In December 2018, the Crime and Corruption Commission released its report named Taskforce Flaxton looking at corruption risks within Queensland prisons.

The summary and recommendations of that report are instructive.

They note that in 2017 Queensland Corrective Services was established as a standalone agency where previously it had been part of the Queensland Department of Justice and Attorney-General.

There are 14 prisons in Queensland with 2 being managed under private contracts namely Arthur Gorrie Correctional Centre and Southern Queensland Correctional Centre at Gatton.

The CCC found that prison overcrowding is negatively affecting the way prisons operate and the CCC said that alleviating prison overcrowding is essential to reducing corruption risk in Queensland prisons.

The CCC report also noted the necessity for an enhanced independent inspection function. In that regard, the Sofronoff review into Queensland prisons recommended in 2016 that there be an Independent Inspectorate of prisons in Queensland and it is expected that Inspectorate should be modelled on the United Kingdom system which has operated for quite a long time.

Queensland could also learn in a practical sense from the operation of the Western Australian model of an Independent Inspectorate, the essence of which is without notice, ‘spot’ visits be made by the Independent Inspectorates to prisons not only to address the corruption risks but also to ensure that facilities meet minimum standards. It is something of a worry that despite the fact that the Sofronoff review recommended that the establishment of an independent inspectorate, the CCC in its Operation Flaxton report published in December 2018 made the following critical comments:-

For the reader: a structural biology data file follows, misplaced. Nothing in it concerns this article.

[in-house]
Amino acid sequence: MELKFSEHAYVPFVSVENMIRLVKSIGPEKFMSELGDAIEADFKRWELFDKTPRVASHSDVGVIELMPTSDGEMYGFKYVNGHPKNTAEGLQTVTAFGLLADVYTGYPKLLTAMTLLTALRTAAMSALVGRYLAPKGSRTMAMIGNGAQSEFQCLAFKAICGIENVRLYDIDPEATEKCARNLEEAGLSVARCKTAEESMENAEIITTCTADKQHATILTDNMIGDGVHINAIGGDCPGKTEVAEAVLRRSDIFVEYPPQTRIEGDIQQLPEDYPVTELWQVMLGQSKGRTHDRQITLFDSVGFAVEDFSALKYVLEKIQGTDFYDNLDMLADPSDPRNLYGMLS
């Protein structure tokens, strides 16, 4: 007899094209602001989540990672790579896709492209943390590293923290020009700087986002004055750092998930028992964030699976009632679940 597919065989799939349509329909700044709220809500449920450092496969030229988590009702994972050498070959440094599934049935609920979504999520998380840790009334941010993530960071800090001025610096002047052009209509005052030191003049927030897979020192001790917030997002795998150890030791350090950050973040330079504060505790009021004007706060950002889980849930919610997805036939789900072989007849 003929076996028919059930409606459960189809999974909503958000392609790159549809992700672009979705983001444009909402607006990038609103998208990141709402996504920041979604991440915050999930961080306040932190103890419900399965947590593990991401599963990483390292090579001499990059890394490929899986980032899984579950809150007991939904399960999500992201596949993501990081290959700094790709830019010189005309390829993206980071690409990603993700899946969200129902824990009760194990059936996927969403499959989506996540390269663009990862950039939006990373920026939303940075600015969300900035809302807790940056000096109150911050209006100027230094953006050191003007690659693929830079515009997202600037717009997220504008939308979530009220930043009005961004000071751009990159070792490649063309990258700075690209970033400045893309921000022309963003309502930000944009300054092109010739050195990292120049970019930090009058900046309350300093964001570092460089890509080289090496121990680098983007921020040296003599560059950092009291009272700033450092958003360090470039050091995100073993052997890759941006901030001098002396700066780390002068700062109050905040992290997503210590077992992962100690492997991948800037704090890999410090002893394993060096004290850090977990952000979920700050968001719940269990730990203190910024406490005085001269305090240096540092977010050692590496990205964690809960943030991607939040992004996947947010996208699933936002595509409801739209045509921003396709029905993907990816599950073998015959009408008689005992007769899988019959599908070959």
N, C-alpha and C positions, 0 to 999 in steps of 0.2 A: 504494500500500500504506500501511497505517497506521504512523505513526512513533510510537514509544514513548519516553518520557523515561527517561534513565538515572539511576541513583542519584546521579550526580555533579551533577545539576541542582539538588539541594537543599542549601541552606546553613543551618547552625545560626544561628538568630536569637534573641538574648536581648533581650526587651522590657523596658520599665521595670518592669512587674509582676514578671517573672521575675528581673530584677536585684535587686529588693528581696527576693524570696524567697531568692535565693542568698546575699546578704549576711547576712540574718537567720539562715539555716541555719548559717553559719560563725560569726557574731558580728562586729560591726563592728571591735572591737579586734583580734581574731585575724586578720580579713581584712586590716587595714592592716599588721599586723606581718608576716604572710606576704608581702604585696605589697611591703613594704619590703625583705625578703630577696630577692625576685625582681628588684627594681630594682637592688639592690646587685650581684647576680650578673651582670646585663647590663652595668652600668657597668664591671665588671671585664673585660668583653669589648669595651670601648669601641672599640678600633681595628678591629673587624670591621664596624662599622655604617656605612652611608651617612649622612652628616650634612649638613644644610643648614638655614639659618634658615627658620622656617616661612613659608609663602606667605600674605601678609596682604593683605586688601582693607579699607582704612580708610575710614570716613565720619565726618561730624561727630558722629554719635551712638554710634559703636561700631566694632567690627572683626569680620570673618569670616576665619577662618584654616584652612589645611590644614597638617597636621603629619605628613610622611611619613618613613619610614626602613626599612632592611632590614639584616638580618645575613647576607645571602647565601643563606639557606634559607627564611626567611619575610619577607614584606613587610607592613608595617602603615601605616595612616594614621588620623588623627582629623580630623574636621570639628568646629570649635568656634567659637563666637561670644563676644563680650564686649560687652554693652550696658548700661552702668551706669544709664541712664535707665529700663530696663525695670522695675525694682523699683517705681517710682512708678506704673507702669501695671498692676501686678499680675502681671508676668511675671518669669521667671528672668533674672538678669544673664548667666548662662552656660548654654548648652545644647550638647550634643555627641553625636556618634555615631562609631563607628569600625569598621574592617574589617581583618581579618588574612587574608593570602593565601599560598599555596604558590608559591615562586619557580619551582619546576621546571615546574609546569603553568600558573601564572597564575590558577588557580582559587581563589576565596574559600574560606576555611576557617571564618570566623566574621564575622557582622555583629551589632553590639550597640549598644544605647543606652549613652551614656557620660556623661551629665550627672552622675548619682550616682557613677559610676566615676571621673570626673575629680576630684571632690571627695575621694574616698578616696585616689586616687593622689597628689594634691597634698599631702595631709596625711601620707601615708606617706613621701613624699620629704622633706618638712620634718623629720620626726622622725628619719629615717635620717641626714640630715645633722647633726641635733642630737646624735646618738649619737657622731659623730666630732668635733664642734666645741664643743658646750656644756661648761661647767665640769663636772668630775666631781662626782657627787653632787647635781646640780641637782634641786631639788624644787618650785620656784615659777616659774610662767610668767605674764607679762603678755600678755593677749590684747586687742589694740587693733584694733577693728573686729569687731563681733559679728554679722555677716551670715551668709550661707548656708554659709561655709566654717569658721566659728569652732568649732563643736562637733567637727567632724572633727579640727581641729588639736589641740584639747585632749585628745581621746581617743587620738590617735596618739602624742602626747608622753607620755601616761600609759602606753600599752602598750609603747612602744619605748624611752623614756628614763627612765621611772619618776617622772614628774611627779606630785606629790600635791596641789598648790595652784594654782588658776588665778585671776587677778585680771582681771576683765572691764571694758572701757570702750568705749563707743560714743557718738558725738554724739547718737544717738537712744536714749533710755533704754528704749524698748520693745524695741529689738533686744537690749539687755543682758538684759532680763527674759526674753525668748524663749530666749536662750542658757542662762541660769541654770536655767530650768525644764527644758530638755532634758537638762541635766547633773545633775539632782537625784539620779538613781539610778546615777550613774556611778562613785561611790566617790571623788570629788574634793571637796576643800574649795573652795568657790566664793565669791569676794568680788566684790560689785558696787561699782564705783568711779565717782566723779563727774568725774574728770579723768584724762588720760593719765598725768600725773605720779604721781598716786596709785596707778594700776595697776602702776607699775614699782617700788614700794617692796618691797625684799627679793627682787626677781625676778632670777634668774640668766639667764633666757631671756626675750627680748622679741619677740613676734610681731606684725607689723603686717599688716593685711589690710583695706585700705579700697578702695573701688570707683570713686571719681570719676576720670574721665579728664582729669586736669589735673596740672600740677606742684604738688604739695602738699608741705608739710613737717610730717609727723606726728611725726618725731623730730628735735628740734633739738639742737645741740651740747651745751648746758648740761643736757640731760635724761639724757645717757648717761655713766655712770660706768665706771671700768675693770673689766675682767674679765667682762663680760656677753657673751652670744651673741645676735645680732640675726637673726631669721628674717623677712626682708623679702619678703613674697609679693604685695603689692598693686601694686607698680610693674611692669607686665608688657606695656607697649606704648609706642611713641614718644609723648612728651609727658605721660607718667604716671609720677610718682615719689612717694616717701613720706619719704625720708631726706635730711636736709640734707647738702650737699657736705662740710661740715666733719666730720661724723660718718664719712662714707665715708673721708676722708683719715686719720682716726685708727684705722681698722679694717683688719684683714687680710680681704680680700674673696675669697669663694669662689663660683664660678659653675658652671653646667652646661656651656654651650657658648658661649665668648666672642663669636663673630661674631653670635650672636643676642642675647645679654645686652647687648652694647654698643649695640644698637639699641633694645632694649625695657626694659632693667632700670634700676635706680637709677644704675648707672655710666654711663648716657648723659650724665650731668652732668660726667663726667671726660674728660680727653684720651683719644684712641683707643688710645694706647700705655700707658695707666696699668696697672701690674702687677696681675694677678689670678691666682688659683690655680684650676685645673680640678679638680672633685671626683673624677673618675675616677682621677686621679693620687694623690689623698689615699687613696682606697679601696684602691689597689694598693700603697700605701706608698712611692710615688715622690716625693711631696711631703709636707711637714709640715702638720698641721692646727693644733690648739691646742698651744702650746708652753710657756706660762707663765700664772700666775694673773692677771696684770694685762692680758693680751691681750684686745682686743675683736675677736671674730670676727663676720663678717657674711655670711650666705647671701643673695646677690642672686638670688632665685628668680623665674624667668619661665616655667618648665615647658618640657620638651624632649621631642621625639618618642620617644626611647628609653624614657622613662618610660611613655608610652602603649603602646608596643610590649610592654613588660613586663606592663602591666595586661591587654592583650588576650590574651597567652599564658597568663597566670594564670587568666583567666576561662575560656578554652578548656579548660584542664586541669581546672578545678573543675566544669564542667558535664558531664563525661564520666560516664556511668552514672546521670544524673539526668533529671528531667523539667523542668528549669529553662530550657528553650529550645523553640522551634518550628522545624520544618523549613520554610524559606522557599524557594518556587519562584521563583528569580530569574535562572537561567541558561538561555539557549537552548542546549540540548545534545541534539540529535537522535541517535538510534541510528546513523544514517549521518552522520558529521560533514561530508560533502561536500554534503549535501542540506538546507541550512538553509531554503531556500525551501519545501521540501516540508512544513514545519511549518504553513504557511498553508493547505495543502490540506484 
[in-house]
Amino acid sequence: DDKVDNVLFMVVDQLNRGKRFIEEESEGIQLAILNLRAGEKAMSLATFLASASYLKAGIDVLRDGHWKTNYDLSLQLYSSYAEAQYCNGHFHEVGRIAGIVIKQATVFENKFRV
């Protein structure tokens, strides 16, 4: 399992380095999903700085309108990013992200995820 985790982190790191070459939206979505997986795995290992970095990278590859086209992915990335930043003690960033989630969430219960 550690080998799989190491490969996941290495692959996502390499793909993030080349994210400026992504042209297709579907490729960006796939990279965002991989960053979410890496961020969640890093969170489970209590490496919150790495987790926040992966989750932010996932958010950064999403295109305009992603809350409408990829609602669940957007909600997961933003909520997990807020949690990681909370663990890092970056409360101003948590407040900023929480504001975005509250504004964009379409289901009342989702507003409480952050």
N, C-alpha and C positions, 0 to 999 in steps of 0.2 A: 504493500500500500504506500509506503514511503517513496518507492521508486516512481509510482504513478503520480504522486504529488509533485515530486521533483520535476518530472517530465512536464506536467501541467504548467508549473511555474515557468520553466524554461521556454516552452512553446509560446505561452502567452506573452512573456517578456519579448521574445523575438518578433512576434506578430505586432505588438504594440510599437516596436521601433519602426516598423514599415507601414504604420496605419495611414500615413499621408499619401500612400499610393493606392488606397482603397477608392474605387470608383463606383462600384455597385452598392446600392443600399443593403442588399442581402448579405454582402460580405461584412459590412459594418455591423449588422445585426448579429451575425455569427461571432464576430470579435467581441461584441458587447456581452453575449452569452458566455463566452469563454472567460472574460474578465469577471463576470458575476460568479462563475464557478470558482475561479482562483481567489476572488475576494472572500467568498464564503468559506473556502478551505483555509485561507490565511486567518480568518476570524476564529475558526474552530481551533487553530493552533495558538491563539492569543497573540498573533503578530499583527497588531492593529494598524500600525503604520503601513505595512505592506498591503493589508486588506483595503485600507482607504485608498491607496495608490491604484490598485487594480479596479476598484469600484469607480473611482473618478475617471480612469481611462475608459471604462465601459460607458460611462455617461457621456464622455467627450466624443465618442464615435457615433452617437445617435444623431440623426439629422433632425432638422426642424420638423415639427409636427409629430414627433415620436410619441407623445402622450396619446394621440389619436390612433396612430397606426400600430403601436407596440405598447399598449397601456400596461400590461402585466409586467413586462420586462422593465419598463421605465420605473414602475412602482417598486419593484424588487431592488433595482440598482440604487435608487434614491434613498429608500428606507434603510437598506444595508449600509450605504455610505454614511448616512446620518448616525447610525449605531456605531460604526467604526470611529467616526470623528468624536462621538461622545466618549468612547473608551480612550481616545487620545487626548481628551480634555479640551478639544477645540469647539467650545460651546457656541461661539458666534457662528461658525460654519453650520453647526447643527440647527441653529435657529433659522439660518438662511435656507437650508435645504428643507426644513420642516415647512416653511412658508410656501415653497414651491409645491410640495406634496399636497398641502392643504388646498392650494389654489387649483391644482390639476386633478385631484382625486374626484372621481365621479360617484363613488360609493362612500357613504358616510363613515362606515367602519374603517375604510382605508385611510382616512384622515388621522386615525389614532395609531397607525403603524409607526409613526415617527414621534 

“The Government supported these recommendations (especially the establishment of an Independent Inspectorate to report to Parliament and not to the Department arising from the Sofronoff report). In its submission, QCS indicated that it is working with relevant agencies to commence the initial work on the recommended Inspectorate and associated legislative requirements however little observable progress has been made.”[1]

It is worrying that as of December 2018, 2 years after the recommendation for an Independent Inspectorate, QCS is only at the stage of commencing initial work on the recommendation.

It is noteworthy that the CCC has been critical of QCS observing that as late as December 2018 little observable process has been made in respect of this proposal.

The current Inspectorate model in Queensland prisons is inadequate and reports only to the Department and none of its reports are made public.

In the UK where the Independent Inspectorate model has worked for decades, there are regular reports published critical of health and accommodation standards falling well below minimum agreed international requirements for jails.

It is time that the Queensland Corrective Services gets its act together and starts implementing this important recommendation.

[1] See Operation Flaxton report page 50.